1. Stop thinking ‘either – or’ thoughts
Exploiting your creative capital doesn’t mean ‘selling out,’ it doesn’t mean ‘going commercial,’ it doesn’t mean abandoning your identity as an artist.
You don’t need to throw your creative ideals out the window and start producing velvet paintings of kittens to woo your market.
You don’t need to abandon the work that has meaning to you in order to find a market for it.
But you must look for a market for it.
What doesn’t work is to create work that has profound meaning for you and then get pissed off if the first 10 people you show it to don’t get it.
There is a market for everything BUT it won’t necessarily find you. You may have to search high and low for it.
Or you may have to create it.
So stop thinking that you can either produce work that is creative or commercial.
The creative entrepreneur figures out how to be creative AND find/attract a commercial market for it.
2. Give up on ‘Build it and They’ll Come’ ideals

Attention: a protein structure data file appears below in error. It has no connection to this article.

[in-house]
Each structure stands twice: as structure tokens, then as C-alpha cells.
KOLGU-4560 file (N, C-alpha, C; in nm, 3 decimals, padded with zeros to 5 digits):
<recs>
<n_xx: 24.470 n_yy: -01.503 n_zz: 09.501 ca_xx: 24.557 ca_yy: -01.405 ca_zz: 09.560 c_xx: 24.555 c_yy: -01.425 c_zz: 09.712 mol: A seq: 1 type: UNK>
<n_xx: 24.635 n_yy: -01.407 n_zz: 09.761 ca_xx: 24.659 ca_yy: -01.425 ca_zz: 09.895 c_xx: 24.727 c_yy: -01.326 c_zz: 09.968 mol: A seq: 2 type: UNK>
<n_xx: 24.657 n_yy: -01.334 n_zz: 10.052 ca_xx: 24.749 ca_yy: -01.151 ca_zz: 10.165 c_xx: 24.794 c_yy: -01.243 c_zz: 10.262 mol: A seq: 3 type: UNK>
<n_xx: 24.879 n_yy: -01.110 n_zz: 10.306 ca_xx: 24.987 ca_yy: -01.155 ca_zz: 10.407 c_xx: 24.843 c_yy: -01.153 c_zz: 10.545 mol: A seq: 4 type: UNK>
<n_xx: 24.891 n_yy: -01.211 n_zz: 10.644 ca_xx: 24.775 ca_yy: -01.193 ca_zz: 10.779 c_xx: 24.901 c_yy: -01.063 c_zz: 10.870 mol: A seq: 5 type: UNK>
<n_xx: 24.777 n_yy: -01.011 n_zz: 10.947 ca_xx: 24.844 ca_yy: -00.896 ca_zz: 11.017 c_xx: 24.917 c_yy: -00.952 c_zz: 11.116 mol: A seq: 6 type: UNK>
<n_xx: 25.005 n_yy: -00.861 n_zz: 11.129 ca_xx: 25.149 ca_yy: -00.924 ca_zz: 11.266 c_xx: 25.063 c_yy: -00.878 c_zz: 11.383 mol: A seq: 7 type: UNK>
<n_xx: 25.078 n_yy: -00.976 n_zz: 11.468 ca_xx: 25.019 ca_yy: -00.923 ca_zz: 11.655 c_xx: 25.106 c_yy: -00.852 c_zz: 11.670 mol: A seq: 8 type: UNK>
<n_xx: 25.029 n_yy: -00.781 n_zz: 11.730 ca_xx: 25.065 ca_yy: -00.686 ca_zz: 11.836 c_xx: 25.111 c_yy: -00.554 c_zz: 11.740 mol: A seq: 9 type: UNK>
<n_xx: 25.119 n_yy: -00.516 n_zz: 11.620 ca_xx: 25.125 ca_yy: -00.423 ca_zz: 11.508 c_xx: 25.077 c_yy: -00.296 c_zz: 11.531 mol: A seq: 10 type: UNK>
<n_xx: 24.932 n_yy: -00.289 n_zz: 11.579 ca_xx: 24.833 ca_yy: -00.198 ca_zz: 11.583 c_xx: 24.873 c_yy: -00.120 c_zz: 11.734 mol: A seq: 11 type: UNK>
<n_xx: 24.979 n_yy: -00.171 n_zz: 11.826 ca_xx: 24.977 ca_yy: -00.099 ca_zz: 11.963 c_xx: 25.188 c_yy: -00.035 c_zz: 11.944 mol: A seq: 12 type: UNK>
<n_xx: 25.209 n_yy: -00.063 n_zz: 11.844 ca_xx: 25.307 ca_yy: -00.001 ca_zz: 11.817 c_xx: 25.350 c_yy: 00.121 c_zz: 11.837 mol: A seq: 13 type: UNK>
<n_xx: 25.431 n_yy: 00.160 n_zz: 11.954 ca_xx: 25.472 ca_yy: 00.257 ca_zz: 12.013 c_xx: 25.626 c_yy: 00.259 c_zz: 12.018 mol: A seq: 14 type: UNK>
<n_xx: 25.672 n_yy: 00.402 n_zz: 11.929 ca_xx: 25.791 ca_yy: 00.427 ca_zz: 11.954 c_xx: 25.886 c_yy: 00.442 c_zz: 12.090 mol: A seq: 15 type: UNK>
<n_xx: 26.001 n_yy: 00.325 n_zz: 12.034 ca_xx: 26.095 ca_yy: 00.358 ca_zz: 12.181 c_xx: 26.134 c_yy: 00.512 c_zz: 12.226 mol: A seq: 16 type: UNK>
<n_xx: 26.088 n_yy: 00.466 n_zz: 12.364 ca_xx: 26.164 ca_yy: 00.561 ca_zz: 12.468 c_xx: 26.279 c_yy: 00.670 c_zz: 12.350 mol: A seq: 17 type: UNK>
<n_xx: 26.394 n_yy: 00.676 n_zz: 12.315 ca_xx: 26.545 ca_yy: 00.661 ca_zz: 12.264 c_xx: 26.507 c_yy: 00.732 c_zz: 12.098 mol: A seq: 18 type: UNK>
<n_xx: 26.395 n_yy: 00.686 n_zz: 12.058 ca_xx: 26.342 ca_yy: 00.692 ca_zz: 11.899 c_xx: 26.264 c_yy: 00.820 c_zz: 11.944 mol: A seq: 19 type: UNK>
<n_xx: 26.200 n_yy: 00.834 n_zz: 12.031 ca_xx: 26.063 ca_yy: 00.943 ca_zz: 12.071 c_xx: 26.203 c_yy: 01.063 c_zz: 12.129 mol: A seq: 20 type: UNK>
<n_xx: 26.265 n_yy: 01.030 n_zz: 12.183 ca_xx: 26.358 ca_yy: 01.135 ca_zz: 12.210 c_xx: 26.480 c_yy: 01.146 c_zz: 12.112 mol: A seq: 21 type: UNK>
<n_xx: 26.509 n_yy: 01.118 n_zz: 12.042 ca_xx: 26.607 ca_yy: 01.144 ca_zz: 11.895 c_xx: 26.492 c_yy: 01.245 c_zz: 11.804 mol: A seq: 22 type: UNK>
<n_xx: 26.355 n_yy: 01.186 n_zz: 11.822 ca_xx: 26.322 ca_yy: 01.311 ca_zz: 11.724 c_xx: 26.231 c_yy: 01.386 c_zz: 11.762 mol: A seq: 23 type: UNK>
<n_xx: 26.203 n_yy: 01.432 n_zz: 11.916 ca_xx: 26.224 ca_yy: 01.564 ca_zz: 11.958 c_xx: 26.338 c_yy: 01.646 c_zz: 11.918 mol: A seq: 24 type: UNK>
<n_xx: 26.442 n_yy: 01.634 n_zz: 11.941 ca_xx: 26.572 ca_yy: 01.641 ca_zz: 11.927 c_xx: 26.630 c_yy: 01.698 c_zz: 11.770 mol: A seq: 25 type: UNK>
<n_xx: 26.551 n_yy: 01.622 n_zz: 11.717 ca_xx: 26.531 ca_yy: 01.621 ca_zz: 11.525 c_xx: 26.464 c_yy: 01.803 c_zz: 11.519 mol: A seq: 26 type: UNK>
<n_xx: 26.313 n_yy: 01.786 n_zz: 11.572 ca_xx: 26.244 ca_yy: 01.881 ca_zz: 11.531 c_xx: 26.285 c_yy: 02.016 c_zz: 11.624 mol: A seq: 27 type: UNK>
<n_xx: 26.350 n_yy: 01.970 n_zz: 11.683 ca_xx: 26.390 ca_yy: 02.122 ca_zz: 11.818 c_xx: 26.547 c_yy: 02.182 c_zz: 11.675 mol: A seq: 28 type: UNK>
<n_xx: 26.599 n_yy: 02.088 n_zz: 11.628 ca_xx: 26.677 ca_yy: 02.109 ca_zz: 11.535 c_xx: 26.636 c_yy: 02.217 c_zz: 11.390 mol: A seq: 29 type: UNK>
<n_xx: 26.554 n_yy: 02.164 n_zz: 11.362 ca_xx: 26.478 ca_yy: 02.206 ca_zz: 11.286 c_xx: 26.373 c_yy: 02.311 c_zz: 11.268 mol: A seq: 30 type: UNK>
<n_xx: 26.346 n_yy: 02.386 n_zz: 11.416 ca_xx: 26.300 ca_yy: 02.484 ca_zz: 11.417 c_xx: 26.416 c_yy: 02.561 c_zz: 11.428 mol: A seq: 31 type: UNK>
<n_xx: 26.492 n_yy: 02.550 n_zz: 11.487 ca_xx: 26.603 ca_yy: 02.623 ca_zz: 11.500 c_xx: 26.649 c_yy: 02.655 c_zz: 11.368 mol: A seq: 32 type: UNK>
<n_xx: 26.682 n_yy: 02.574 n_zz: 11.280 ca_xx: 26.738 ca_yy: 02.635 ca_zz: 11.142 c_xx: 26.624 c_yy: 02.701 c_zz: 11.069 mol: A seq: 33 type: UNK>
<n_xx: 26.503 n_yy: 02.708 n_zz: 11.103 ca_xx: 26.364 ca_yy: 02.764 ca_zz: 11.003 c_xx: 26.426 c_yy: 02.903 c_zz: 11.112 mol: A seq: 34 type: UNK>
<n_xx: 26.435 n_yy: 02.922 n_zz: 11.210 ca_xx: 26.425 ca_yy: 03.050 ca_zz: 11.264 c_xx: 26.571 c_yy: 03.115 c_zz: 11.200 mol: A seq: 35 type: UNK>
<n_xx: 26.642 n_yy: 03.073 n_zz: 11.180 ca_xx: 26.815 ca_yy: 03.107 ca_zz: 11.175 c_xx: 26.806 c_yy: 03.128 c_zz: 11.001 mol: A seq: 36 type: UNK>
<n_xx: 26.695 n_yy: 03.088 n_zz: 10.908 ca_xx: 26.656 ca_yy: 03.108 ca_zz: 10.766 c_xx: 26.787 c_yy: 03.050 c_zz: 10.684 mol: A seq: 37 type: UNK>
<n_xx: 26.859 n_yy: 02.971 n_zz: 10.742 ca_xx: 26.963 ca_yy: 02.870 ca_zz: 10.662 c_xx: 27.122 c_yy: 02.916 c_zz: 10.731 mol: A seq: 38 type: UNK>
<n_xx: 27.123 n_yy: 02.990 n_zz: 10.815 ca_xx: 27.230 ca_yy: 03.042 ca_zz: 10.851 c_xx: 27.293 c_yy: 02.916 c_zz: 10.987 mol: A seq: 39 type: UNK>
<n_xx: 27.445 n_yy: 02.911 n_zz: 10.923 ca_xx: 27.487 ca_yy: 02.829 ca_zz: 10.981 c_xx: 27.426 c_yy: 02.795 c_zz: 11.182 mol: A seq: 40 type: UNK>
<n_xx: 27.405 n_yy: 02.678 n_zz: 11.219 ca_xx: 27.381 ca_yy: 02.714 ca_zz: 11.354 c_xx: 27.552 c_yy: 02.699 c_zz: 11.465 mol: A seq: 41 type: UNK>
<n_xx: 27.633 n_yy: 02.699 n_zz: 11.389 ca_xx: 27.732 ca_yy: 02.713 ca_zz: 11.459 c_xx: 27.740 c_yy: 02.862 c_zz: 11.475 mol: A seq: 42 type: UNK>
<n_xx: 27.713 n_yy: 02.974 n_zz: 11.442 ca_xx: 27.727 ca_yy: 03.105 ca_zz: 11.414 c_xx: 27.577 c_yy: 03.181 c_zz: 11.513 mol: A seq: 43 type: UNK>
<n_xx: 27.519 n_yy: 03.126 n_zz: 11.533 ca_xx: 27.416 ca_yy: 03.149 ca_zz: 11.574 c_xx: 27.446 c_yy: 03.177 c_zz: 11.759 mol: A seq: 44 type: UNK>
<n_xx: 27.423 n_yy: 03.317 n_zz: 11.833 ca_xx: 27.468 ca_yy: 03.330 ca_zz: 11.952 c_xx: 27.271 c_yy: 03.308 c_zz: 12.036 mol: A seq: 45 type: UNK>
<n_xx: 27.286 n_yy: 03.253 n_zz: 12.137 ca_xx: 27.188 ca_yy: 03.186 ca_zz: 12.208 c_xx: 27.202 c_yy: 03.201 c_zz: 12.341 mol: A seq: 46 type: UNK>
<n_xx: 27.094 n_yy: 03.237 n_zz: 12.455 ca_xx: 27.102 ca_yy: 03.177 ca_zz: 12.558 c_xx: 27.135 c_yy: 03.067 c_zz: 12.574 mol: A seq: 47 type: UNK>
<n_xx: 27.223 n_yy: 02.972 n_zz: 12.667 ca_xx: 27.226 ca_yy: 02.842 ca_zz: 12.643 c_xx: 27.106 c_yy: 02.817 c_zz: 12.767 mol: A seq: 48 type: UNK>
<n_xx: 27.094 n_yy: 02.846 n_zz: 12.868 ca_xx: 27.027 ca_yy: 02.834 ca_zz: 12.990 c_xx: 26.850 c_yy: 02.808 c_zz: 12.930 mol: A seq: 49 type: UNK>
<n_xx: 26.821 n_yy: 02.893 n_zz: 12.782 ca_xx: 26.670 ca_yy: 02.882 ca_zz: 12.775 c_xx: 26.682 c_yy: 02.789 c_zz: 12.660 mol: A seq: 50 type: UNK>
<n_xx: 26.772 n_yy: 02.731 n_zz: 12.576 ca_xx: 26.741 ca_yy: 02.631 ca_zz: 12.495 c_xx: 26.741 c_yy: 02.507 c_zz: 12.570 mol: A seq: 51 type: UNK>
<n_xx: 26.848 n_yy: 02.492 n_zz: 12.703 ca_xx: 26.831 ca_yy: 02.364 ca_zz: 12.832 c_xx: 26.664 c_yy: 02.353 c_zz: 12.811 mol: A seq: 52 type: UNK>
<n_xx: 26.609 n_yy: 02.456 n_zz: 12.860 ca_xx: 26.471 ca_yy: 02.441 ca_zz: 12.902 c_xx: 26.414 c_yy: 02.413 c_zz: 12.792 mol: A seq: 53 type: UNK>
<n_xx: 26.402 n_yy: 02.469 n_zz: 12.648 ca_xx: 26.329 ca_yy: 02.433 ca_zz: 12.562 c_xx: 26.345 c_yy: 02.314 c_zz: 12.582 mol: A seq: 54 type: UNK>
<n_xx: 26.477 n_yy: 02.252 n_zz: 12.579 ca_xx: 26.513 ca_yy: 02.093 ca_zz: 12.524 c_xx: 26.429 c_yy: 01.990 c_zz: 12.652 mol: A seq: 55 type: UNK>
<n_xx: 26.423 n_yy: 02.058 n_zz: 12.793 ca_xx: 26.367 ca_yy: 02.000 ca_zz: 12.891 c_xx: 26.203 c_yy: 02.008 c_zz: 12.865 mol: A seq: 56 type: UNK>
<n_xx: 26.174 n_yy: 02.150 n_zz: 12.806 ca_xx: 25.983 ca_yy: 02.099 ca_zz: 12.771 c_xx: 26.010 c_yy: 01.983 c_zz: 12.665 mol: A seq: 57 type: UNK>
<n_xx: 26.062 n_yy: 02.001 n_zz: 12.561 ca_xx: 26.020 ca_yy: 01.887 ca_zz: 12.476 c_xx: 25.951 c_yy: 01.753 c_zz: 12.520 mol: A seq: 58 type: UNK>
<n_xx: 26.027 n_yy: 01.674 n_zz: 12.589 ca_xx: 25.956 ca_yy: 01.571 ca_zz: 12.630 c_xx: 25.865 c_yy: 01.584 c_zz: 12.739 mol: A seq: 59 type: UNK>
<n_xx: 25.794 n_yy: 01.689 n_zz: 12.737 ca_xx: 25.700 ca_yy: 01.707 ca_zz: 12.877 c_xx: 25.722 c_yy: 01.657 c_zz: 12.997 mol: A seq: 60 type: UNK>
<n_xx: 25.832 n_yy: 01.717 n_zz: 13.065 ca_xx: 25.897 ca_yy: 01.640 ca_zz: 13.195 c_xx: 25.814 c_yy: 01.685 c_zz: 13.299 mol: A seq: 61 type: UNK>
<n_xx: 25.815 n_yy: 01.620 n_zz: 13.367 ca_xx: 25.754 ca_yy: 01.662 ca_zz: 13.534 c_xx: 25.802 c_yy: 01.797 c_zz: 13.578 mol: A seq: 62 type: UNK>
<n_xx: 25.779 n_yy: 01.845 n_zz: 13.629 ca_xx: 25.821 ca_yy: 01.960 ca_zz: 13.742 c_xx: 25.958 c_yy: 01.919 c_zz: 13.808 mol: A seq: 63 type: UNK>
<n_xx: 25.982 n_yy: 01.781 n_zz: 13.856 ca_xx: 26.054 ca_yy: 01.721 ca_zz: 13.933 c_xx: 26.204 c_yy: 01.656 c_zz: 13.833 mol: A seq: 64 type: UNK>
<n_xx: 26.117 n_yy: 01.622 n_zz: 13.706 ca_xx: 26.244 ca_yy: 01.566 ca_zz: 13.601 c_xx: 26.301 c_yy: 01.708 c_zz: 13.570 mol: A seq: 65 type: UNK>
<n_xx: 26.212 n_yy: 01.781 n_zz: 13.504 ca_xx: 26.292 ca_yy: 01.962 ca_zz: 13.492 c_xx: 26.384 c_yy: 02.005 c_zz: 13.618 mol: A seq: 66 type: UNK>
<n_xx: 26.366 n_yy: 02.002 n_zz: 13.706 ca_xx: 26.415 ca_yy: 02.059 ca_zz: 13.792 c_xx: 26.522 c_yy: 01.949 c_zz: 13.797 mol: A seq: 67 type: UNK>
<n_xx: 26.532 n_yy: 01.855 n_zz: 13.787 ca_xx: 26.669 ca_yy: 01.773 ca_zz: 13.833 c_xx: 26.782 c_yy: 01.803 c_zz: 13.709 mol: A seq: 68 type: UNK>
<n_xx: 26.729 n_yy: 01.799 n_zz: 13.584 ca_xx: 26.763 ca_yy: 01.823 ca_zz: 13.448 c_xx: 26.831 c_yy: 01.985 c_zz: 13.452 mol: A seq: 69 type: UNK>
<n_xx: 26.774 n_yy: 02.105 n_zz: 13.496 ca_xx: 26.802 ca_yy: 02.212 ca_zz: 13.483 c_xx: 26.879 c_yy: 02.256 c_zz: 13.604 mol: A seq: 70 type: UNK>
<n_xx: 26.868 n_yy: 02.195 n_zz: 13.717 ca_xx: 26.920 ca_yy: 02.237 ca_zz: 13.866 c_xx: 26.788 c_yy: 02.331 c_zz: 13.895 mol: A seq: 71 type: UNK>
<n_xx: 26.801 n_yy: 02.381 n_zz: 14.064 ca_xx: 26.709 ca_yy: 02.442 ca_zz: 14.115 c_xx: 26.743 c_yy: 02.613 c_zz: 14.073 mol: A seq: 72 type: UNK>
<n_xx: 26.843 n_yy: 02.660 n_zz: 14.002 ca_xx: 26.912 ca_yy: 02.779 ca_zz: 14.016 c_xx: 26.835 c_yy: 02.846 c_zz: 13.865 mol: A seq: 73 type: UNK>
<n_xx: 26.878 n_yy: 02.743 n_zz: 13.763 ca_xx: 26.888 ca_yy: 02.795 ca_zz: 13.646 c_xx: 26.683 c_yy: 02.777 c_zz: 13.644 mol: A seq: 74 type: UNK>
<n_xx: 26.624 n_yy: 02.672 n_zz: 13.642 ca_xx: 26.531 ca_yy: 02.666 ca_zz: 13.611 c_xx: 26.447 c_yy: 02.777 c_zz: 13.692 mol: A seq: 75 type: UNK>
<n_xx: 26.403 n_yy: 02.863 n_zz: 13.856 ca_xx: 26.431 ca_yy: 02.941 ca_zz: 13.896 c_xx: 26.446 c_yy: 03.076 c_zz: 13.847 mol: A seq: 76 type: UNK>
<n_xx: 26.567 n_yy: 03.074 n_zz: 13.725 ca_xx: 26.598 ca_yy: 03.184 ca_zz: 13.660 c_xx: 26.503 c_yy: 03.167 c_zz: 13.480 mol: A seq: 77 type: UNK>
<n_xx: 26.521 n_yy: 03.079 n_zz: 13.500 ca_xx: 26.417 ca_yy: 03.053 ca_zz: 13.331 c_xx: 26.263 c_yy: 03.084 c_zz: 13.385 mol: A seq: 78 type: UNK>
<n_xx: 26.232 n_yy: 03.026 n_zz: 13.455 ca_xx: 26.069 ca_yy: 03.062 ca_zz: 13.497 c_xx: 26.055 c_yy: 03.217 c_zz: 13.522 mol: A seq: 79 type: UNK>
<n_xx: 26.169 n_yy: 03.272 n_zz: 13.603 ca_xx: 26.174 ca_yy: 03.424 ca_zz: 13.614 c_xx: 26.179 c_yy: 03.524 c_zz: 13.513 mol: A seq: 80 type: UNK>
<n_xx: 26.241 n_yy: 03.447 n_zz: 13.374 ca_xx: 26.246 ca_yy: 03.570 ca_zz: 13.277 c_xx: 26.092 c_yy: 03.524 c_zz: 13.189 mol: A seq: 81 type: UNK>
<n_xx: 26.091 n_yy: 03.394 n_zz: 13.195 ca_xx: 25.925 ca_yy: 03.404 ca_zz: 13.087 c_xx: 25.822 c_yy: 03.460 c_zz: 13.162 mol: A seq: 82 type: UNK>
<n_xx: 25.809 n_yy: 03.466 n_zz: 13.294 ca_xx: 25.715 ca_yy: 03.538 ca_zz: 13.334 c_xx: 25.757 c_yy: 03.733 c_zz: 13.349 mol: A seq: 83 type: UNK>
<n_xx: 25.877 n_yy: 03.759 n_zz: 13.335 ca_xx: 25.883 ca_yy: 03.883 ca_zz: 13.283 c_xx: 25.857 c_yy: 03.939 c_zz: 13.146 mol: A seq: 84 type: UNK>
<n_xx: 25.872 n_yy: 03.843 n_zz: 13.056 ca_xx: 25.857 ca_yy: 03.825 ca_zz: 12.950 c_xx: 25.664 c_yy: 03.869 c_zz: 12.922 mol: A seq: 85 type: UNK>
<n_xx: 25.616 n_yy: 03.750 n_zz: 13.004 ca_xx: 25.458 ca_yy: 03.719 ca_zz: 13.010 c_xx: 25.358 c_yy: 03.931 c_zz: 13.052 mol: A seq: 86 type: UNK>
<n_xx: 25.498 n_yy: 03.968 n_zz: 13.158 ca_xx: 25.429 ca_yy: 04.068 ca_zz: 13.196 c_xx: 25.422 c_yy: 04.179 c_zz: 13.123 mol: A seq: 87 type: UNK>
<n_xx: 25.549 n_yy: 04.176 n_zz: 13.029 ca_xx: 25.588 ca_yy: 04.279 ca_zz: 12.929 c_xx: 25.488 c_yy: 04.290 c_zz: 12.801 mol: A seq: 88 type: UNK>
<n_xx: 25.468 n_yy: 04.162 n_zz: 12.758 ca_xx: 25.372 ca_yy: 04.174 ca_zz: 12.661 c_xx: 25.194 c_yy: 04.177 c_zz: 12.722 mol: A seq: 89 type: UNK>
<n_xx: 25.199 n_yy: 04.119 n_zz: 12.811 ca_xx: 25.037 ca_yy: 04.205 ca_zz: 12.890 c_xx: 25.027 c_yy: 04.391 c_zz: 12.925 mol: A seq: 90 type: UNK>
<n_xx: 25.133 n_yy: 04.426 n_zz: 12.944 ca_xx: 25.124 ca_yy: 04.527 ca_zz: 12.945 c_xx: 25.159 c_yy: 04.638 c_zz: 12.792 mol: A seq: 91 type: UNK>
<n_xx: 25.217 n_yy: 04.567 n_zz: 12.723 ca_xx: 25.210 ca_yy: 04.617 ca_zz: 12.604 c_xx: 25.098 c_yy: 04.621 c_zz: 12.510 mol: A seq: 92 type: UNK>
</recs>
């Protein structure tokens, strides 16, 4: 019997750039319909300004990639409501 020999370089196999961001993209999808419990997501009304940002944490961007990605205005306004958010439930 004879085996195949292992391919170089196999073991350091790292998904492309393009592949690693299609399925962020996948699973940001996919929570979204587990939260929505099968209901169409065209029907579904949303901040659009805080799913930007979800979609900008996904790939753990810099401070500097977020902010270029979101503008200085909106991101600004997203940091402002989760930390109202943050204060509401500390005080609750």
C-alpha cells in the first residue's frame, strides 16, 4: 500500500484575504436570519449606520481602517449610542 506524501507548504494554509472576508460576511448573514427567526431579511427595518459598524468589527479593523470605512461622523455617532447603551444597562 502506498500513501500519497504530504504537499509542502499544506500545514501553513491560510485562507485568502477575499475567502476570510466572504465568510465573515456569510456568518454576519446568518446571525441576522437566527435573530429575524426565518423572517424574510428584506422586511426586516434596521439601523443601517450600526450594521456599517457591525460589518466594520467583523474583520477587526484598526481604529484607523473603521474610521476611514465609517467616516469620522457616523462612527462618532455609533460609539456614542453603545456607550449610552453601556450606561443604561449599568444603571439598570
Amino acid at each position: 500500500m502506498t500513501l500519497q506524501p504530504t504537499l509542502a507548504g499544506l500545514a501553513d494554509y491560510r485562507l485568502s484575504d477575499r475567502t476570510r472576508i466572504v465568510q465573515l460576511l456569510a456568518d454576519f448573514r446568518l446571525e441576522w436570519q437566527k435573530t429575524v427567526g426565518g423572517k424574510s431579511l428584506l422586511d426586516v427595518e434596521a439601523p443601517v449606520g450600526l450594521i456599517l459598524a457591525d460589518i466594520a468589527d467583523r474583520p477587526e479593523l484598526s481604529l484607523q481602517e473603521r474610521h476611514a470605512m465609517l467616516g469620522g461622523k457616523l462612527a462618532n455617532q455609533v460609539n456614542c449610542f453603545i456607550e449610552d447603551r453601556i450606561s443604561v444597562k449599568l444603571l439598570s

They’re out there.
In this big beautiful world of ours are more than enough customers for whatever you create.
The catch is that they probably aren’t looking for you. You are going to have to go out and find them, woo them, court them and add them to your stable of fans.
The idea that if you just launch your blog or set up an account on Instagram and people are going to ‘find’ you is really mistaken.
You are going to have to do the work to find your audience.
And once you find then, you are going to have to keep in regular contact with them, & help them to understand and learn more about your work.
This is the process of marketing.
And it takes real time and effort.
But the reward is building a business creating work you love and can be proud of.
3. Quit looking for shortcuts
There are no shortcuts to building a successful creative business.
Walden built his cabin in the woods one log at a time, and so too must you build your creative business one customer at a time.
Anyone who tells you there are shortcuts, or easy tricks to ‘drive traffic’ or ‘convert sales’ is trying to sell you something.
Yes, there are skills to learn and develop to find and build an audience for your work, but there are no quick fixes.
They all take work.
But as you build an audience for creative work that has meaning for you, it will all be worth it.
Start by picking one path, one tool to begin to connect with your audience and work it. Keep at it for quite some time, even if it doesn’t appear to be working, and after 6 months of hard graft, then you can assess whether it’s working.
Otherwise it’s premature and you’re hoping for a miracle.
If you want to succeed as a Creative Entrepreneur you have to quit hoping for miracles and start putting in the graft.